Week of the Grid
Website redesign, delightful technology, and dead monarchs, both both real and not
If you’re reading this in an RSS reader, first let me compliment you on keeping the old ways alive, but also recommend you open this page in a modern web browser. It looks quite different than a week ago.
After much procrastinating I went ahead and did a full redesign of this site’s look. It’s the third major iteration since it launched back in 2018 so here’s a short visual history:
The first design was very simple, one column with a horizontal navigation bar on top which was still possible since there were only four links total.
The second version followed suit in early 2021 with another single column layout for simplicity and because it’s easy to make it responsive to various screen sizes. You pretty much just have to decide on a maximum width for large viewports and maybe make some minor adjustments for readability on smaller ones.
Most importantly this revision added the option for header images on all posts as well as preview images for embedding links on social media.
I also relied heavily on latex.css which applies a lot of the typical default styling of LaTeX documents to a website. It was also the first time I went with a serif typeface for the main text bodies.
Now in 2022, version three is here. It introduced a dark and light theme, two column layout on screens that are wide enough, and a completely new visual style. Gone is the LaTeX aesthetic but the serif typeface remains with Palatino being the default.
The two-column layout, and pretty much any other structural layout element on the site was built with CSS Grid. By now, every major browser supports it and the last one that didn’t (Internet Explorer) has been retired recently. Even if someone would visit the site without grid capability, it would still be readable. CSS Grid is one of those rare technologies that are just delightful. It is really well thought through, even more powerful than it seems at first, and it repeatedly surprises in positive ways when I thought “Oh, it probably can’t just do this” only to learn that it can. This is how web layout should have been 20 years ago. All the hacks we used to do with floats and clearing divs and strange positioning arrangements, even the complex flexbox layouts that came after, we did all that to do the things we now can just tell the browser to to.
Using grids and other modern CSS features like
calc() enabled a very simple and robust way to show images in larger sizes while still fitting them into the viewport without scrolling regardless of the viewport orientation.
For this redesign I tried to start off with a color theme, independently of the actual layout or content. In the past I usually tried to get some thing “real” done as soon as possible but that often led me to getting lost in details before figuring out important basics first. A dedicated page for color themes was tremendously helpful in avoiding that. After I has that at a point where I was happy with it, a lot of other things became much easer since the relevant questions had already been answered in the exploration of the color themes.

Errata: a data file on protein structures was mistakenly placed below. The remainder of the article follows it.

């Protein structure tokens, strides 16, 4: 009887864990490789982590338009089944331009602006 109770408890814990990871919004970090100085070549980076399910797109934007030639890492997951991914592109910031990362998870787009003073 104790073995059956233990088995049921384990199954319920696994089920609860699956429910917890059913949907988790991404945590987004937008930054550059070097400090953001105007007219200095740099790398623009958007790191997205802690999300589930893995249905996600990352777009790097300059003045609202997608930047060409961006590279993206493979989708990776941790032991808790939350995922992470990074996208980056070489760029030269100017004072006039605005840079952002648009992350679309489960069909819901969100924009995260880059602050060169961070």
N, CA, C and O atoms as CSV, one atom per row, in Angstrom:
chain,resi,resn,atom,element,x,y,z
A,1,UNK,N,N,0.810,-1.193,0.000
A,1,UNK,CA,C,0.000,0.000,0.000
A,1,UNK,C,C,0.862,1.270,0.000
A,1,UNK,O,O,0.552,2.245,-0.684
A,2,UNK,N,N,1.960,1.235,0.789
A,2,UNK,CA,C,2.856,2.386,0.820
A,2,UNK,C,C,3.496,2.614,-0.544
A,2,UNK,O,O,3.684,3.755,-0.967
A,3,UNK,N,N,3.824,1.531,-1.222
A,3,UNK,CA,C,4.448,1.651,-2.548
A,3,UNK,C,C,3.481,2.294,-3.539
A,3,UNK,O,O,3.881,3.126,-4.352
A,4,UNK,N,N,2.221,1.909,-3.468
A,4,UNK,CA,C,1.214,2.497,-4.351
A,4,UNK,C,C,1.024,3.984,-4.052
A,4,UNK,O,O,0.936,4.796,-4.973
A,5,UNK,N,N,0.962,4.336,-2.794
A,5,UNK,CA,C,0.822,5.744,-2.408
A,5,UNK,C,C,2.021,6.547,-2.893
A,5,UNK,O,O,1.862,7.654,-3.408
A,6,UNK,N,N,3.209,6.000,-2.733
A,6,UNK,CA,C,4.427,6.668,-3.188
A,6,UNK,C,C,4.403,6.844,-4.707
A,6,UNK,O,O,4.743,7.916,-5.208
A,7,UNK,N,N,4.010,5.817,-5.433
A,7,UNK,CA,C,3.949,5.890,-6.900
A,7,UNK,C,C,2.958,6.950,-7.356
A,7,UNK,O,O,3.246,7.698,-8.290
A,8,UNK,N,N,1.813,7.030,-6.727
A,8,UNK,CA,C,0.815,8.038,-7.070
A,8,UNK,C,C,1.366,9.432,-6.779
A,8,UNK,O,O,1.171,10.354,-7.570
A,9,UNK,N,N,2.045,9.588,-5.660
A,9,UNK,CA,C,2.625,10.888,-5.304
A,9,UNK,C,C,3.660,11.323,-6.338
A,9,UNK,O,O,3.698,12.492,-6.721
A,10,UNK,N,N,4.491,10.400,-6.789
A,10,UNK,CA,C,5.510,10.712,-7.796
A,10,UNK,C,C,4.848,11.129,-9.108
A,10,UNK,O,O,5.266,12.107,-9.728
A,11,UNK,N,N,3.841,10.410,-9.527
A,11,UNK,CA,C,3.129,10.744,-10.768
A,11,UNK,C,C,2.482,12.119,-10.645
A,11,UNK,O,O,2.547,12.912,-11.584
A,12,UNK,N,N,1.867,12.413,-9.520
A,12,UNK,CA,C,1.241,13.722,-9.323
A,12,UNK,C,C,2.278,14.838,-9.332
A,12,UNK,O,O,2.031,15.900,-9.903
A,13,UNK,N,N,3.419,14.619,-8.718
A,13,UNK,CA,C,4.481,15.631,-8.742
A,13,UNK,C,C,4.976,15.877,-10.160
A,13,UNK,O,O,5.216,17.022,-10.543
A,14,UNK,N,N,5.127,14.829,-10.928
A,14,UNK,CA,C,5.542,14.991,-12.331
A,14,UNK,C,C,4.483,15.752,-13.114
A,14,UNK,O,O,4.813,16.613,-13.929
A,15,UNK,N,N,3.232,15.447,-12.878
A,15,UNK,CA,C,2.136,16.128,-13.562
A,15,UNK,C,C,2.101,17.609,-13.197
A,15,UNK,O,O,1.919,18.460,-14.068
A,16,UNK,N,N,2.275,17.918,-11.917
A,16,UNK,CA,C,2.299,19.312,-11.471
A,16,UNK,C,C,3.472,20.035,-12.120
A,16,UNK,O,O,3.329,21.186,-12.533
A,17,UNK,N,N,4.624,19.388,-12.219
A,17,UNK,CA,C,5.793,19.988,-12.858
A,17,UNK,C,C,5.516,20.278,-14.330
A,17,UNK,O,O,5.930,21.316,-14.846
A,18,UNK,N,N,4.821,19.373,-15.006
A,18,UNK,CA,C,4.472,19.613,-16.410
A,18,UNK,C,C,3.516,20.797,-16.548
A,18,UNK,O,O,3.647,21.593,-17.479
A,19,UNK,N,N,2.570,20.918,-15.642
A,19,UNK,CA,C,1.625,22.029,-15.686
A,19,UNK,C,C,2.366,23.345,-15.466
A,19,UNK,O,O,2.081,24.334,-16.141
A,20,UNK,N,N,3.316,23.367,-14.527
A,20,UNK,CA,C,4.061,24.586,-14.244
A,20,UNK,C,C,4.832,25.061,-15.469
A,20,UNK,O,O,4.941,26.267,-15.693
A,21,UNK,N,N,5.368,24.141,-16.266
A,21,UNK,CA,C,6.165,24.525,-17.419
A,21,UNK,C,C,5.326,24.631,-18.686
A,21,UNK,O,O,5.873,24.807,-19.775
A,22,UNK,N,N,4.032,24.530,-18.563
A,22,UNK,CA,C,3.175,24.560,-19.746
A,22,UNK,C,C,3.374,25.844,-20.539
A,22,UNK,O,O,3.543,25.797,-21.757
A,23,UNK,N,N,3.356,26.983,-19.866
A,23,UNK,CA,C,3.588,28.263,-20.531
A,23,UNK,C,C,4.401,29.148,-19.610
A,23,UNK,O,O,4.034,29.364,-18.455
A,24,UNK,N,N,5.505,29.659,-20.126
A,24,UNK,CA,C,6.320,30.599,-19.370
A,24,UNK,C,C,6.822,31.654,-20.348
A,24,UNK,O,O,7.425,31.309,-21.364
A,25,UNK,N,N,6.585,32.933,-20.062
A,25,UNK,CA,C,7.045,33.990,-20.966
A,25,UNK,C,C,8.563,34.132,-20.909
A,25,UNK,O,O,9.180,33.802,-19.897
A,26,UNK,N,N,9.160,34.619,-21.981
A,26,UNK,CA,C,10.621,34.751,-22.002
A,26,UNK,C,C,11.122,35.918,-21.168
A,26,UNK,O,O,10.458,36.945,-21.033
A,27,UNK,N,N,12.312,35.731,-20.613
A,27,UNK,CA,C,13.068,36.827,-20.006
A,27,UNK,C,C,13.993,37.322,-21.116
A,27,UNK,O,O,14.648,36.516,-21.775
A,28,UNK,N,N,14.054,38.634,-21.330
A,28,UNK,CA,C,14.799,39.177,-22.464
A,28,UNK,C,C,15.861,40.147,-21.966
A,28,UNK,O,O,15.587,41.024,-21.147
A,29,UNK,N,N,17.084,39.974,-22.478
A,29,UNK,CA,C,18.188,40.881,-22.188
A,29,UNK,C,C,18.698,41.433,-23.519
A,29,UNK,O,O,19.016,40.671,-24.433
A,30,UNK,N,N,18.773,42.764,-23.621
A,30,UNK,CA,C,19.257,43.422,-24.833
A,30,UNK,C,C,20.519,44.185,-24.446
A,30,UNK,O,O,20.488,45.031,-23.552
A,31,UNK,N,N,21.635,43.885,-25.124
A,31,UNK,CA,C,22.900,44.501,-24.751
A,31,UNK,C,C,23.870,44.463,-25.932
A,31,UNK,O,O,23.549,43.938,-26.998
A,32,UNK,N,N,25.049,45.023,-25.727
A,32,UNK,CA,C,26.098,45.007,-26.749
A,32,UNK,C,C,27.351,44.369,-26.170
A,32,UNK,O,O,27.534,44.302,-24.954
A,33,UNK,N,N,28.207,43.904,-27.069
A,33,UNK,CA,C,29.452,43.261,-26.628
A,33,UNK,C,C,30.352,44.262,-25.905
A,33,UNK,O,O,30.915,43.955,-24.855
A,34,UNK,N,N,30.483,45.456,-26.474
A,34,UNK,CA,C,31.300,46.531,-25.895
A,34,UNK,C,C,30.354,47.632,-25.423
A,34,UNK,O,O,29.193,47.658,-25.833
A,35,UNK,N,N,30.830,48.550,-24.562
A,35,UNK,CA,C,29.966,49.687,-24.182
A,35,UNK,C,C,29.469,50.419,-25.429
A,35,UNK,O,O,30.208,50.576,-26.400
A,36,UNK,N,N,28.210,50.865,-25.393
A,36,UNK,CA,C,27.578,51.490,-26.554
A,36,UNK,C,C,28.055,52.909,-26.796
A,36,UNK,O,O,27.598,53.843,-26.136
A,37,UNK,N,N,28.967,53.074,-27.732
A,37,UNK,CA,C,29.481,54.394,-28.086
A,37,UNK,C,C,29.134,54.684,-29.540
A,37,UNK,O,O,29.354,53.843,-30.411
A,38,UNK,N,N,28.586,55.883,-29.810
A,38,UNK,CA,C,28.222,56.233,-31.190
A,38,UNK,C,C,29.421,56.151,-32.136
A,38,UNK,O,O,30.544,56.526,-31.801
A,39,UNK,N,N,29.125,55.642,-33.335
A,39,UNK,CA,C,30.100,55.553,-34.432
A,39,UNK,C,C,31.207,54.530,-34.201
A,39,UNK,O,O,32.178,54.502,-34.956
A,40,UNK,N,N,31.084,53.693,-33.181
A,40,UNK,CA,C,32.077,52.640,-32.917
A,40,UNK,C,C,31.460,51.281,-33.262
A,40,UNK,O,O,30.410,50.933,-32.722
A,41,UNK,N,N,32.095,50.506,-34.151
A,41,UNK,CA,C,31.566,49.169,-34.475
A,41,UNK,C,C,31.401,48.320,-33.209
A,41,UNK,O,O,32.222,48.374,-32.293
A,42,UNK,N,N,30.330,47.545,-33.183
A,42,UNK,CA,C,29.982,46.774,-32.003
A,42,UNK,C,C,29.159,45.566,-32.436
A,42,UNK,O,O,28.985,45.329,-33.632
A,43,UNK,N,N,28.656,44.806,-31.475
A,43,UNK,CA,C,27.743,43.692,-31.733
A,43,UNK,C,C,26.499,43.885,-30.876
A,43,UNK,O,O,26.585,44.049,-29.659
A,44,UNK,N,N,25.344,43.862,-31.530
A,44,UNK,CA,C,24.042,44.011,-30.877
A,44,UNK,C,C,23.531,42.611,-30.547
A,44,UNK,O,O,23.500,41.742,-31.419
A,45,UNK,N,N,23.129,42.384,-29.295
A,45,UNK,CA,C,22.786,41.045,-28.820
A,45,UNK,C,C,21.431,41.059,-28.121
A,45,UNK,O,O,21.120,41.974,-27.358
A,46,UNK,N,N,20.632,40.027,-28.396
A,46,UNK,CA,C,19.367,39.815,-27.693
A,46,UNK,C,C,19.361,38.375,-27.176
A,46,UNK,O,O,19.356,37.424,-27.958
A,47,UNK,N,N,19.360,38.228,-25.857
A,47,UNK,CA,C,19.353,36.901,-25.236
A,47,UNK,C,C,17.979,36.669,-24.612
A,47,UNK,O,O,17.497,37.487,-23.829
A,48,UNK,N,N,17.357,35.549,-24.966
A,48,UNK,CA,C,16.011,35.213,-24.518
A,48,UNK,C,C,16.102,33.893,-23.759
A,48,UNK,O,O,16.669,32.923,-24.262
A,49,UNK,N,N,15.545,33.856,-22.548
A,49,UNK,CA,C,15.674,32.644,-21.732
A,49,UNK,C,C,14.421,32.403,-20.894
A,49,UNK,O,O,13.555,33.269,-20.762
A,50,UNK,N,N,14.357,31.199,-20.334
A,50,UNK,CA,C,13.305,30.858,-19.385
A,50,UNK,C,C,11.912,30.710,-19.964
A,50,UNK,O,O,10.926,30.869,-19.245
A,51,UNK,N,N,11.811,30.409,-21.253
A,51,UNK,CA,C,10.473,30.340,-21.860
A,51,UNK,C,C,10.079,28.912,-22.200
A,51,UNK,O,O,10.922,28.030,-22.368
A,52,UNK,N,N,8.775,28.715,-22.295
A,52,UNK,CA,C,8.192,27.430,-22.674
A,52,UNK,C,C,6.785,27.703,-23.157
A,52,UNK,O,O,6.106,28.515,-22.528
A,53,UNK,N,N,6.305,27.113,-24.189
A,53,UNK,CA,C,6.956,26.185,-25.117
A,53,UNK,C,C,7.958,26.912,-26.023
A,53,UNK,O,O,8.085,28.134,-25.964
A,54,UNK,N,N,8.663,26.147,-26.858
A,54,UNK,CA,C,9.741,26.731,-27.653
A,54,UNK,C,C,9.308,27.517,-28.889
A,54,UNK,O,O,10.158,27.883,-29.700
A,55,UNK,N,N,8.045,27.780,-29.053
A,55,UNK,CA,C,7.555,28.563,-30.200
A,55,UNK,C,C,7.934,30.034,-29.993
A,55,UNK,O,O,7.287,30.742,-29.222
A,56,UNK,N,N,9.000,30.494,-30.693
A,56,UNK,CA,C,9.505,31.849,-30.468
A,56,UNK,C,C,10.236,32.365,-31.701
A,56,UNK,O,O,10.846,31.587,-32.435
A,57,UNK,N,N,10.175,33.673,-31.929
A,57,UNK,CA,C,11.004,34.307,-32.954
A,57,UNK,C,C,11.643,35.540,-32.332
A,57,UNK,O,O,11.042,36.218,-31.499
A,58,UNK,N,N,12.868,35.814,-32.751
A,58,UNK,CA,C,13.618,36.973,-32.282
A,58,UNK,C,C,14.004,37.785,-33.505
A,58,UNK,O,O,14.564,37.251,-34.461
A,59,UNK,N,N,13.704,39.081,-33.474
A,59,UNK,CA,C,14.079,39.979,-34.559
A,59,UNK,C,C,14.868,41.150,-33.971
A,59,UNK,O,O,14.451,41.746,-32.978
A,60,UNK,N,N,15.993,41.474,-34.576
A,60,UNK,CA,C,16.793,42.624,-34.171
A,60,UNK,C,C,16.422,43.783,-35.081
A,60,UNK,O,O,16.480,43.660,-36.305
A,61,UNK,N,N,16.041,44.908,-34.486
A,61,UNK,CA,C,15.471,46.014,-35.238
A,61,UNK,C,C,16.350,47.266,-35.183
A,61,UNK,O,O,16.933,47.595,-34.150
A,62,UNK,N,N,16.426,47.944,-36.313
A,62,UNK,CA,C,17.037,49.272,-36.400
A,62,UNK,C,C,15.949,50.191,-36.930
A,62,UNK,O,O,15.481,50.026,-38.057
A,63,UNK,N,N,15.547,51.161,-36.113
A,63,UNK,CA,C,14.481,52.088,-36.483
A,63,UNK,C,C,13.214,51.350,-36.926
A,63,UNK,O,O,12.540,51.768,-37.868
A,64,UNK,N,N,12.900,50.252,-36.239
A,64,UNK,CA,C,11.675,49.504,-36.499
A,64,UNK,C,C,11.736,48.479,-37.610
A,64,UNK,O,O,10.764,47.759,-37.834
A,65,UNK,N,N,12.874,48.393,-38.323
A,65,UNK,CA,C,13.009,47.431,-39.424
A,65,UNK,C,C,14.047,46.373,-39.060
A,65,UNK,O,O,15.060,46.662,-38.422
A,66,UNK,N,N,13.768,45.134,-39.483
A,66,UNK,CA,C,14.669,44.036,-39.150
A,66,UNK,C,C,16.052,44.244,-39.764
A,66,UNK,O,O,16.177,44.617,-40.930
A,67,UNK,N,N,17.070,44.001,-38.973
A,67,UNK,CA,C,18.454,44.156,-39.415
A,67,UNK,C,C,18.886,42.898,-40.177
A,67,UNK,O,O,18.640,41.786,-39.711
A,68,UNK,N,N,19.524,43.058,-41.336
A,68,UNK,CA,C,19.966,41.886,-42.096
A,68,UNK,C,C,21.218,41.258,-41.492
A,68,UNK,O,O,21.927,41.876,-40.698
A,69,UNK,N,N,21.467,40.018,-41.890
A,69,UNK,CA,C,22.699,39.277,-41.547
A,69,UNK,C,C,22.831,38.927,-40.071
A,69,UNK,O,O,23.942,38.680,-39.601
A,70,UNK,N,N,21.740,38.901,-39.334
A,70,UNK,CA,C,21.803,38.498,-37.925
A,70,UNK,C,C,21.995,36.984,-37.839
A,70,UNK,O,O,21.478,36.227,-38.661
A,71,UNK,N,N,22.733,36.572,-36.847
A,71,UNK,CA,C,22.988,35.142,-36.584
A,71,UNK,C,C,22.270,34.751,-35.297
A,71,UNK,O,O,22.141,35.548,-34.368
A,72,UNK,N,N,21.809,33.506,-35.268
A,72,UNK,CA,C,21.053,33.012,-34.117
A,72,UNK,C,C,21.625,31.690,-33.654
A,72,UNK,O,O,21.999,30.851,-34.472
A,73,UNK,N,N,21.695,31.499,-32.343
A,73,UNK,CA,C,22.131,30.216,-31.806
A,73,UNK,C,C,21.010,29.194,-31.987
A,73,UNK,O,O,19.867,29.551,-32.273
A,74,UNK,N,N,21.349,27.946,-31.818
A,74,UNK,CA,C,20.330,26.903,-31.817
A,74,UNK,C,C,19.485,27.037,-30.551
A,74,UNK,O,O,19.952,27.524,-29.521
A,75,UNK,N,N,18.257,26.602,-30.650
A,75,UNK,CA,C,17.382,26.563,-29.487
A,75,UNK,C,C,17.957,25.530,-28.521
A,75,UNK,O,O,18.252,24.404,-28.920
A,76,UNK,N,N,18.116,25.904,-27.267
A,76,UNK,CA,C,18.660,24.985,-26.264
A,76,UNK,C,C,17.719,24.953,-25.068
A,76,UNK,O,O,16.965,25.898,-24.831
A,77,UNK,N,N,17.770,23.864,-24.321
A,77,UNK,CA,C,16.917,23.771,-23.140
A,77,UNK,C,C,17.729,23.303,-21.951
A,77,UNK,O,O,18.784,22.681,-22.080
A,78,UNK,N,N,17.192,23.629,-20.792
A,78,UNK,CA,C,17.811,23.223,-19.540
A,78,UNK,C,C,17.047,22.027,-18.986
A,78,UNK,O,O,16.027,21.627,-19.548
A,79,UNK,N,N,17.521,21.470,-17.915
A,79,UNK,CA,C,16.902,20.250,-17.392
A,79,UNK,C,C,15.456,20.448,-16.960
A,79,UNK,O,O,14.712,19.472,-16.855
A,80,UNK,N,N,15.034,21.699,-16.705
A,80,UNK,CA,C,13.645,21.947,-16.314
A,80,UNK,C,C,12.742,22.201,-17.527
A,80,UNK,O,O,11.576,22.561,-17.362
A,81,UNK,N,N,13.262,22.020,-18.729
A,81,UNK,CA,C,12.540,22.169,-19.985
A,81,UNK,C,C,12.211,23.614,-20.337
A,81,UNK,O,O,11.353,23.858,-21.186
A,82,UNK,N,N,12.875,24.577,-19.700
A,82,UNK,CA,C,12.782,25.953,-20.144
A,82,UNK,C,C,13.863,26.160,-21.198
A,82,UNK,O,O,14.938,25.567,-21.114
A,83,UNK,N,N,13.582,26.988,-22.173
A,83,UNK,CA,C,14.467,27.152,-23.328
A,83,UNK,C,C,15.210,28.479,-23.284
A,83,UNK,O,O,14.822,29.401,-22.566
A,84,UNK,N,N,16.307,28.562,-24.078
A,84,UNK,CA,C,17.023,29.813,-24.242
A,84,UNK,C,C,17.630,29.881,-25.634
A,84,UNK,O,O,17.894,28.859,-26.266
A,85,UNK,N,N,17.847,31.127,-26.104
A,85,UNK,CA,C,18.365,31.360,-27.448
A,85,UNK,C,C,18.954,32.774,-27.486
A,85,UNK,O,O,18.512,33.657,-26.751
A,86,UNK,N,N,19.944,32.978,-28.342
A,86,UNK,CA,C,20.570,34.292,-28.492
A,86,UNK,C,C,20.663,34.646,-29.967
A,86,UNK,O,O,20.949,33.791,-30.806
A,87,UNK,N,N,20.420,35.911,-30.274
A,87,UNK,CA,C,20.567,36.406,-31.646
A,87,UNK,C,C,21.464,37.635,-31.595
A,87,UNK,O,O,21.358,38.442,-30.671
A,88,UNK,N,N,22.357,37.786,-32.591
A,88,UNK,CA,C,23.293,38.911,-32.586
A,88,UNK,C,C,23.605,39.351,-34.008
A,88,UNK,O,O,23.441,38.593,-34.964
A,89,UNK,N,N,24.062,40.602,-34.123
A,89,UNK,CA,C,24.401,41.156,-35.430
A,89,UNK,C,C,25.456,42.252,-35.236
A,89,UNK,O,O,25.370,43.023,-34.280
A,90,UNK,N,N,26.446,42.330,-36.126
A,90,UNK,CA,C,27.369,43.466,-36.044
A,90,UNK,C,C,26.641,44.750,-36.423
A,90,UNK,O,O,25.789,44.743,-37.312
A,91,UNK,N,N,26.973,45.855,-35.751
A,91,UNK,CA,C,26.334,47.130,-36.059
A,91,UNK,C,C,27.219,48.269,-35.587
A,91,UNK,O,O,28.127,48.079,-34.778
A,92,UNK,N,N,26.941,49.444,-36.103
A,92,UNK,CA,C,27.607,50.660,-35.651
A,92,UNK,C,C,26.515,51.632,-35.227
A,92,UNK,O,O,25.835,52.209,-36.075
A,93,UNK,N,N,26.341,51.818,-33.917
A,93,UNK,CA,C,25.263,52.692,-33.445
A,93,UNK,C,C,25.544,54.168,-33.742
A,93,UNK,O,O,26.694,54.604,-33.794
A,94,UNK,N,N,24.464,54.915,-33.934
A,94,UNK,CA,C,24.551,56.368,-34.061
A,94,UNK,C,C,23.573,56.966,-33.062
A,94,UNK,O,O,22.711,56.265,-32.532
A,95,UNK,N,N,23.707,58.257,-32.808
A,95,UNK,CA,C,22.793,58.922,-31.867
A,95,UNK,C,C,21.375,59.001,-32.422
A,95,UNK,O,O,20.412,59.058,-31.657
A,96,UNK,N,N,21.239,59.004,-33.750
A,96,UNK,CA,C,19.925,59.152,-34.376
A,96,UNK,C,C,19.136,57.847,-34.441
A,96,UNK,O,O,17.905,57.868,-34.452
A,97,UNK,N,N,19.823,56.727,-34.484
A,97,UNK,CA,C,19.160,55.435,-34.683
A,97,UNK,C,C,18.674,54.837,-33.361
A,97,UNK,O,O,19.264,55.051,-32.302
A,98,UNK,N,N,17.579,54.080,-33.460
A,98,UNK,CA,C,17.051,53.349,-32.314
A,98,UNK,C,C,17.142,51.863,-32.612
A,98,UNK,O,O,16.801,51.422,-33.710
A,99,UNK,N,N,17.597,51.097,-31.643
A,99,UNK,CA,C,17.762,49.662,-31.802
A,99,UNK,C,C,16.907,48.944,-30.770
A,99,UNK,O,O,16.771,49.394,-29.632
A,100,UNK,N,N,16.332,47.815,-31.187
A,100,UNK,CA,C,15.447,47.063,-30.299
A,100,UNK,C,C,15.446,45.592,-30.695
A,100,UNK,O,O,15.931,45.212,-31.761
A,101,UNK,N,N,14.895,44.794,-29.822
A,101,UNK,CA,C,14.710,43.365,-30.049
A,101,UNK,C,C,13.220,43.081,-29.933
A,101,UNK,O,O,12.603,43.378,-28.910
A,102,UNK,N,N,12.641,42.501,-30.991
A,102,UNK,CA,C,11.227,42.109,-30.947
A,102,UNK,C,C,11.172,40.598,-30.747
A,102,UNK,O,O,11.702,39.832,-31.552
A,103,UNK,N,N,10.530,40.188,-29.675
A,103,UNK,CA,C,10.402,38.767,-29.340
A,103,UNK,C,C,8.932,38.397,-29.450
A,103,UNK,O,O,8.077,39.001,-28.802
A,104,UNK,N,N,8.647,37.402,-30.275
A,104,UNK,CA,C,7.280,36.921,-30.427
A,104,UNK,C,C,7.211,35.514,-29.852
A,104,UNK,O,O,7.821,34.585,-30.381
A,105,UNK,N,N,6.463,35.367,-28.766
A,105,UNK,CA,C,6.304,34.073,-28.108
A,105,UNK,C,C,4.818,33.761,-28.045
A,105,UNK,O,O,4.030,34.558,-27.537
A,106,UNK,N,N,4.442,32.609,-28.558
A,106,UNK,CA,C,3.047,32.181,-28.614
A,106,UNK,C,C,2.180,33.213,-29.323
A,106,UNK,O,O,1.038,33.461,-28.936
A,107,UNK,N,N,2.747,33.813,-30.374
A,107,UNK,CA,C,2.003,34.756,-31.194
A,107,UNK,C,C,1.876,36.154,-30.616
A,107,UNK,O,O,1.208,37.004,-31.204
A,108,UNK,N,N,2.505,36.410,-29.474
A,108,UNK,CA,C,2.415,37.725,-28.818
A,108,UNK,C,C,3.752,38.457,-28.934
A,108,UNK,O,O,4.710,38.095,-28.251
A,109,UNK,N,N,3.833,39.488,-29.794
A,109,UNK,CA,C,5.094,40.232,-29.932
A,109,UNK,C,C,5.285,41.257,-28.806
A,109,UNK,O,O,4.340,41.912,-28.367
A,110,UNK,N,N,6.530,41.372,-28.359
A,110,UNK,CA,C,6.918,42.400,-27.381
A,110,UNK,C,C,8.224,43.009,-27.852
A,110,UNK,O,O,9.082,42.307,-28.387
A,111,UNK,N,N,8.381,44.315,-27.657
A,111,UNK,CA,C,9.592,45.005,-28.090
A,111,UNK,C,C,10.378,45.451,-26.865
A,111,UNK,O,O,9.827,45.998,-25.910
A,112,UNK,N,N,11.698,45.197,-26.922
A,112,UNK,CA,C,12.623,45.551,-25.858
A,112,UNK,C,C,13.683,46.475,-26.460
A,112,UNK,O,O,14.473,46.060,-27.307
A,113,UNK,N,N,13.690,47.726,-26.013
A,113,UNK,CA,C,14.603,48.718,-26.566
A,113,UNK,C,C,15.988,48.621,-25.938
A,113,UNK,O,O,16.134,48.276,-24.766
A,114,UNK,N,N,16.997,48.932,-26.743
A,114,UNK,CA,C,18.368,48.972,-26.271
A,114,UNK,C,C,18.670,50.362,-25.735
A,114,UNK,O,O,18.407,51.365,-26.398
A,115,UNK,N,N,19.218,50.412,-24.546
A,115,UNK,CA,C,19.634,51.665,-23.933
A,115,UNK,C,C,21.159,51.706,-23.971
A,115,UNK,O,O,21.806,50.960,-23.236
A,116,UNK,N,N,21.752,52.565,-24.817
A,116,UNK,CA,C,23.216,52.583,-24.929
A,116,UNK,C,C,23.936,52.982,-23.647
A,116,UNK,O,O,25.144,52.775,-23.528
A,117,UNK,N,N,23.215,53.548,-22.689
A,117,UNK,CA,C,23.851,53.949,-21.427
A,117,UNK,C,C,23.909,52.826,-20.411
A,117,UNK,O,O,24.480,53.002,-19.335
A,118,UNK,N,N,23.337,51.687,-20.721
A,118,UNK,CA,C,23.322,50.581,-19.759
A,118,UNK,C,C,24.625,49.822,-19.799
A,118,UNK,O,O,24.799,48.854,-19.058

I also was able to remove any CSS pre/post processing. I can how write the styling code directly as it will be delivered to the browser. Another big chuck of complexity and dependencies removed.
Anti-queer violence continues to rise in Germany and it’s very concerning. I can feel the constant psychological pressure of having to think about safety every time I leave the house, especially when I’m not on my bicycle.
I’m seriously worried about the future of this.
As for entertainment, I started watching House of the Dragon and The Rings of Power. Both are fine so far but haven’t really hooked me despite some sympathy for their respective main characters (or at least some of them), namely a much younger Galadriel (compared to the Lord of the Rings) who I think Morfydd Clark does a terrific job at portraying Rhaenyra Targaryen in House of the Dragon.
Matt Smith though seems to be a generally overrated actor and his role as Daemon Targaryen is utterly boring. It’s the same impression I had from him in Doctor Who: no range and dull as a loaf of bread.
I started re-watching Game of Thrones, of all things, probably prompted by House of the Dragon. I’ve had a complicated relationship with that show in the past and all of it’s problems remain. My first complete run of was when I was recovering from major surgery in 2019. I arrived at the end just as the final few episodes came out so I was right there for all the resulting drama about the show’s … let’s say controversial ending. However, the first few seasons still feature some incredibly good acting, and overall production design and I’m enjoying that a lot right now.
Speaking of dying monarchs, the Queen Elizabeth II died, and it’s been very weird to observe how people (mostly in the UK but also in Germany) reacted to that. Aside from the expected denial of colonialism that the late Queen definitely had a part in, and things like closing libraries during the “royal period of mourning”, apparently people laid down marmalade sandwiches, something I needed an explanation for from an actual english man because it made absolutely no sense. The explanation raised many more questions though.
People are weird about their figures of power. Really weird.
I finally got myself a chain measuring tool and, no surprise here, it turns out after over 2300km, the chain on my Brompton is worn out and I’ll have to replace it soon.
Links and other media
Zefrank with another deep dive into obscure animal facts, this time: Parasitic Birds
On Real Engineering I learned about sacrificial cathodes, a technology used to prevent corrosion on large metal structures like bridges.
This owl comic by False Knees encapsulated very precisely how I sometimes feel about being among people.
Something about this group of guys trying to draw circles was just mesmerizing.